|8||Ismail Asif Waheed||Maldives||11.49|
|1||Carl Lewis||United States||10.14||Q|
|3||José Javier Arqués||Spain||10.44||Q|
|5||Harouna Pale||Burkina Faso||10.76|
|1||Linford Christie||Great Britain||10.11||Q|
|2||Dennis Mitchell||United States||10.13||Q|
|2||Arnaldo da Silva||Brazil||10.25||Q|
|3||Vladimir Krylov||Soviet Union||10.26||q|
|2||Juan Núñez||Dominican Republic||10.33||Q|
|3||Sven Matthes||East Germany||10.36|
|5||José Javier Arqués||Spain||10.43|
|7||Barrington Williams||Great Britain||10.55|
|8||Christian Haas||West Germany||10.57|
|1||Calvin Smith||United States||10.16||Q|
|7||Cheng Hsin-Fu||Chinese Taipei||10.54|
|1||Carl Lewis||United States||9.99||Q|
|2||Robson da Silva||Brazil||10.24||Q|
|5||Vitaliy Savin||Soviet Union||10.36|
|6||Sim Deok-Seop||South Korea||10.55|
|1||Carl Lewis||United States||9.97||Q|
|2||Calvin Smith||United States||10.15||Q|
|5||Arnaldo da Silva||Brazil||10.32|
|2||Linford Christie||Great Britain||10.11||Q|
|3||Dennis Mitchell||United States||10.23||Q|
|4||Robson da Silva||Brazil||10.24||Q|
|6||Juan Núñez||Dominican Republic||10.35|
|–||Vladimir Krylov||Soviet Union||DNS|
|Carl Lewis||United States||9.92||Original silver medalist, awarded gold medal and world record after Johnson's disqualification.|
|Linford Christie||Great Britain||9.97||Set a British and European record.|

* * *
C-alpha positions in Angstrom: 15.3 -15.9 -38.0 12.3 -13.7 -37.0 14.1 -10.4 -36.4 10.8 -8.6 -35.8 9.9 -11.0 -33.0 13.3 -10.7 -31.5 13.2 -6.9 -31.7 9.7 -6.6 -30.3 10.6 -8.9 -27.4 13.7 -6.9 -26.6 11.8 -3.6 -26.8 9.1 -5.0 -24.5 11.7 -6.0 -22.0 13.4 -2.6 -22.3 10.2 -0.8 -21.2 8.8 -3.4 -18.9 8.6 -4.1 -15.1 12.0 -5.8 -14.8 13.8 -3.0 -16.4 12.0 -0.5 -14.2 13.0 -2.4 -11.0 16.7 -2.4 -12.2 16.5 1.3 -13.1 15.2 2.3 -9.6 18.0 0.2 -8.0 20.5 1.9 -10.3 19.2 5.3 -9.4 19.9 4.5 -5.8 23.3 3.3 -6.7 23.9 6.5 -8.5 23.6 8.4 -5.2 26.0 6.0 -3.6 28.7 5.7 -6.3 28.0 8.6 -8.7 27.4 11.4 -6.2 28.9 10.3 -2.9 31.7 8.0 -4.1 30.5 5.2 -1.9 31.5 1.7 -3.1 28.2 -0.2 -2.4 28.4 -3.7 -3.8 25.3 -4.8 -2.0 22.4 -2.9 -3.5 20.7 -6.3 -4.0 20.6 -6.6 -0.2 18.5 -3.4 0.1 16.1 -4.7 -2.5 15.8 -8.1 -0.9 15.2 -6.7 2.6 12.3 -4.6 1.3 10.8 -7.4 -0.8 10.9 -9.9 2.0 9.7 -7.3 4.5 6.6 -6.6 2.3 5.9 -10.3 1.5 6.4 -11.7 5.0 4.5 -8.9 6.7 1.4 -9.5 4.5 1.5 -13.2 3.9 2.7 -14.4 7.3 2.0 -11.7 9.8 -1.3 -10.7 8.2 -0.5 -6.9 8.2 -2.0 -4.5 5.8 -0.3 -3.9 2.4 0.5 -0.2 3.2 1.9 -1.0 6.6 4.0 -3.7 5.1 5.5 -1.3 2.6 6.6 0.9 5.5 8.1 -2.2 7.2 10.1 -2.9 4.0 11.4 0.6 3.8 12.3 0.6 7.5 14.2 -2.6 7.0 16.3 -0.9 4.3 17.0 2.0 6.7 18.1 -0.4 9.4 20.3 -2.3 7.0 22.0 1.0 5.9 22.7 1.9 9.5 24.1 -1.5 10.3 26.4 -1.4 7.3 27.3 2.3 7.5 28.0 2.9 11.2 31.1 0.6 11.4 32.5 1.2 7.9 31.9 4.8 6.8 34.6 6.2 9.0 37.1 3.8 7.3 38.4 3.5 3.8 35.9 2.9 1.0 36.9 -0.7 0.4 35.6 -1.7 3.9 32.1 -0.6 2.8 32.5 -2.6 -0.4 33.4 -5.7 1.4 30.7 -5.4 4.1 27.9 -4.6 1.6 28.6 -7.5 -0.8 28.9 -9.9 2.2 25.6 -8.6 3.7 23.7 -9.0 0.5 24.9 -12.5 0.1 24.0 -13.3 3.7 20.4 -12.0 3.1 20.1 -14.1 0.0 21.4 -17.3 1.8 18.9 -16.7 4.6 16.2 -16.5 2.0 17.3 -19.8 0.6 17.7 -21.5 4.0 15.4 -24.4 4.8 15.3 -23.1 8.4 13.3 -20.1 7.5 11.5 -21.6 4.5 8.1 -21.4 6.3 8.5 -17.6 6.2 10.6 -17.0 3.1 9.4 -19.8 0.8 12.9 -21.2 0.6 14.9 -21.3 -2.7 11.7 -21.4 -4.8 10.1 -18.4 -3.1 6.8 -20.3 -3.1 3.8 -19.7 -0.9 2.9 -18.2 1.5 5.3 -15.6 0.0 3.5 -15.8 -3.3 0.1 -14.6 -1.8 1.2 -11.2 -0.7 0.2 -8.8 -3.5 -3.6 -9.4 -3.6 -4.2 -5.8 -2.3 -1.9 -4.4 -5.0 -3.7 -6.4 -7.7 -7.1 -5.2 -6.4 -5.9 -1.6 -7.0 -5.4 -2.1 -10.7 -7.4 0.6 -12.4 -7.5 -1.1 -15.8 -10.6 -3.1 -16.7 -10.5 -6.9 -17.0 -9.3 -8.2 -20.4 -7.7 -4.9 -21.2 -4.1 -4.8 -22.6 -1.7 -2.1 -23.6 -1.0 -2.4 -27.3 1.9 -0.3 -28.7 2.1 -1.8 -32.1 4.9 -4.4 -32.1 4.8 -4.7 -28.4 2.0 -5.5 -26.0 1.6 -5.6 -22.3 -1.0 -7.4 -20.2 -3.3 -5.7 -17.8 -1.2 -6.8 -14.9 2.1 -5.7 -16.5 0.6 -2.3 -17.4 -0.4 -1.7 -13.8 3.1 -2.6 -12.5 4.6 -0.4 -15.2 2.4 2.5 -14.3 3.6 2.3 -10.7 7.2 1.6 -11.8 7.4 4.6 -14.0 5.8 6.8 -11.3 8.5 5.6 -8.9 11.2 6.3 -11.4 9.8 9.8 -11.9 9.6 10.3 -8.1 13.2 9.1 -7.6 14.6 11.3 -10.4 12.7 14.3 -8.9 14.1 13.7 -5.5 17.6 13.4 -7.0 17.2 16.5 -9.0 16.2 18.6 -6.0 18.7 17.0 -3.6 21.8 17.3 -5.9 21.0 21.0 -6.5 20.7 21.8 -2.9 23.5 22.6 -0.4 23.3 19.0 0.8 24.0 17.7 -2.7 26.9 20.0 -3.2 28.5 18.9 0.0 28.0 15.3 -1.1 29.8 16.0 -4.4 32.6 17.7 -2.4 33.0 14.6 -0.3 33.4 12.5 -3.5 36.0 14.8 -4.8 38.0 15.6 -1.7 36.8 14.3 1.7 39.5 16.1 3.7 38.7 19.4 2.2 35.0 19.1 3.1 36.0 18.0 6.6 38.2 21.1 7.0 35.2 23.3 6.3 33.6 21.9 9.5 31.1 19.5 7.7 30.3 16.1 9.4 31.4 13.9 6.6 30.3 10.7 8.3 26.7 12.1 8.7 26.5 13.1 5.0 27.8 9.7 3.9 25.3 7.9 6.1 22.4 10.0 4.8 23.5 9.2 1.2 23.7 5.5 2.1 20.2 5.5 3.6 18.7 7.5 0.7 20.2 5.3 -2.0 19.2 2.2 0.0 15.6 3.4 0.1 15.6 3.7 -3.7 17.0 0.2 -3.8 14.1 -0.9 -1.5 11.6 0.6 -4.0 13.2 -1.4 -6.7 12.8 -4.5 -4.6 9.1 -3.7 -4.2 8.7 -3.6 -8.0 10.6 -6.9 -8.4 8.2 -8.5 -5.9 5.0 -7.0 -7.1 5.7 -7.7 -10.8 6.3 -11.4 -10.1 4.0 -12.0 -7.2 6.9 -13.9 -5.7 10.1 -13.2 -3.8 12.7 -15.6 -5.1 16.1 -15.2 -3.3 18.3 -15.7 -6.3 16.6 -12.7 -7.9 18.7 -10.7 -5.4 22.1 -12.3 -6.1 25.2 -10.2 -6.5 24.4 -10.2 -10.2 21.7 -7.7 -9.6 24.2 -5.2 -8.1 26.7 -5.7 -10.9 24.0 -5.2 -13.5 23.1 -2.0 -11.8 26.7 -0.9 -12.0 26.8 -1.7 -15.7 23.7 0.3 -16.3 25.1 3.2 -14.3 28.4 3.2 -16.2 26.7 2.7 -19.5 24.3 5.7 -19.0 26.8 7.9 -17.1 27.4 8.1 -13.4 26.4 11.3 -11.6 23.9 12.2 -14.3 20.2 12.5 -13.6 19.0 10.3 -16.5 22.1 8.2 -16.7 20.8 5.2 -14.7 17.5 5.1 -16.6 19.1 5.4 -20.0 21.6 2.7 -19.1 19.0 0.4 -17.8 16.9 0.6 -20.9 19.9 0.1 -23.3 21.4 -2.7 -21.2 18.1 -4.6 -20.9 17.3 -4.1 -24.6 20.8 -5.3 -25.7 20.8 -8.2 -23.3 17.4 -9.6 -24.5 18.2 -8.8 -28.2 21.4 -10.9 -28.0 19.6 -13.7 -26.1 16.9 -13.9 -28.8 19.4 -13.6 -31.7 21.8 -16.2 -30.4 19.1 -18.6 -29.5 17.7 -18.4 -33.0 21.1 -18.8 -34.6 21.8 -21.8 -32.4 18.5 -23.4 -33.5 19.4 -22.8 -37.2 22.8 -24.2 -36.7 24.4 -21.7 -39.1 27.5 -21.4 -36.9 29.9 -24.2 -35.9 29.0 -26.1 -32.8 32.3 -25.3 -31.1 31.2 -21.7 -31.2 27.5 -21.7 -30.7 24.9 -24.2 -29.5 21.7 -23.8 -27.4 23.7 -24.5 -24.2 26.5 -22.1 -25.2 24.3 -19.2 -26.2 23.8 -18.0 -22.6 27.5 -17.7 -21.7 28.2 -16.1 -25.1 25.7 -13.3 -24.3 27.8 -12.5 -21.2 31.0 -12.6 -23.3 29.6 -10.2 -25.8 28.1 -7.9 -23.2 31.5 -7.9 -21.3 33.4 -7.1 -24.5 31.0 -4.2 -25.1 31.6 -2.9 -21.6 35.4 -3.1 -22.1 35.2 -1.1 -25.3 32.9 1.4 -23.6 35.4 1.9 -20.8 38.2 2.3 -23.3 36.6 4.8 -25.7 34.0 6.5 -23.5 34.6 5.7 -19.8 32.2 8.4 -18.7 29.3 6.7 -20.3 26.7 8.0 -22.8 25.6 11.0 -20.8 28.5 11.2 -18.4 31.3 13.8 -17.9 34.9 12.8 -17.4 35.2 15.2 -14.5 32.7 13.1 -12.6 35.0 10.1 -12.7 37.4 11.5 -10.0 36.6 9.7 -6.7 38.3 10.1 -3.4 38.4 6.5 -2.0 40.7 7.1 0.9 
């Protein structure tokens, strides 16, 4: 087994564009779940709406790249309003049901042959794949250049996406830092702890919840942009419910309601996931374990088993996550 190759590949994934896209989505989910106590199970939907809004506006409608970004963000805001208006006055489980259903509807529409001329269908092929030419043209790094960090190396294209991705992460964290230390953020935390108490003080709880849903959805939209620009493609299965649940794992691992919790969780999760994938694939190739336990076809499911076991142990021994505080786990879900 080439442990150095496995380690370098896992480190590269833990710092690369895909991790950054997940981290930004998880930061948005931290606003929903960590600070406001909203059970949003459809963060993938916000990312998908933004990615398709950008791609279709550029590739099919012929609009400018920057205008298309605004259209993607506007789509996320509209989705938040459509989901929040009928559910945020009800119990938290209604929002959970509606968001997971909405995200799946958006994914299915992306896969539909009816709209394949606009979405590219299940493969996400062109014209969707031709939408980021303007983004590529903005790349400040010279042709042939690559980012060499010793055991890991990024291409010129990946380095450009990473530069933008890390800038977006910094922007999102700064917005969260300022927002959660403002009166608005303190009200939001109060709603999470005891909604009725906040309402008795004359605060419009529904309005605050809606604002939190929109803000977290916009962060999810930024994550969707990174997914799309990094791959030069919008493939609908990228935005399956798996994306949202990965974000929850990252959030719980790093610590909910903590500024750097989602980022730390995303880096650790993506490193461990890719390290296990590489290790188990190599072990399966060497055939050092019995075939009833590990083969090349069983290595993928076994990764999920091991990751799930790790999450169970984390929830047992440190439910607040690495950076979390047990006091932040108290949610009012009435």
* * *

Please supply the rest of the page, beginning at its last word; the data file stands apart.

|Calvin Smith||United States||9.99||This was the first time anyone had broken ten seconds and finished third.|
|4||Dennis Mitchell||United States||10.04|
|5||Robson da Silva||Brazil||10.11|
|7||Ray Stewart||Jamaica||12.26||Pulled a hamstring after 55 meters.|
|DSQ||Ben Johnson||Canada||Stripped of gold medal and world record after he tested positive for stanozolol.|
- (in English) Official Report
- Duncan Mackay (April 18, 2003). "The dirtiest race in history Olympic 100m final, 1988". Guardian News and Media Limited. Retrieved October 14, 2012.
- Moore, Richard (2012). The Dirtiest Race in History: Ben Johnson, Carl Lewis and the Seoul Olympic 100m Final. Wisden Sports Writing. ISBN 9781408135952. Retrieved June 20, 2015.
- Montague, James (July 23, 2012). "Hero or villain? Ben Johnson and the dirtiest race in history". CNN.
- Mehaffey, John (September 23, 2013). "Smith true winner of 'dirtiest race' in history". Reuters. Retrieved June 20, 2015.
- "Athletics at the 1988 Seoul Summer Games: Men's 100 metres". Sports Reference. Archived from the original on 17 April 2020. Retrieved 6 July 2017.
- "100 metres, Men". Olympedia. Retrieved 24 July 2020.
- Wallechinsky and Loucky, The Complete Book of the Olympics (2012 edition), page 61
- "Scorecard". Sports Illustrated. Retrieved October 10, 2012.
- "Carl Lewis's positive test covered up". Smh.com.au. April 18, 2003. Retrieved April 11, 2012.
- "The most corrupt race ever". The Guardian. London. Retrieved 2010-04-29.
- Duncan Mackay (April 23, 2003). "Lewis: 'Who cares if I tested positive'". The Guardian.
- Official Report, vol. 2, pp. 270–71.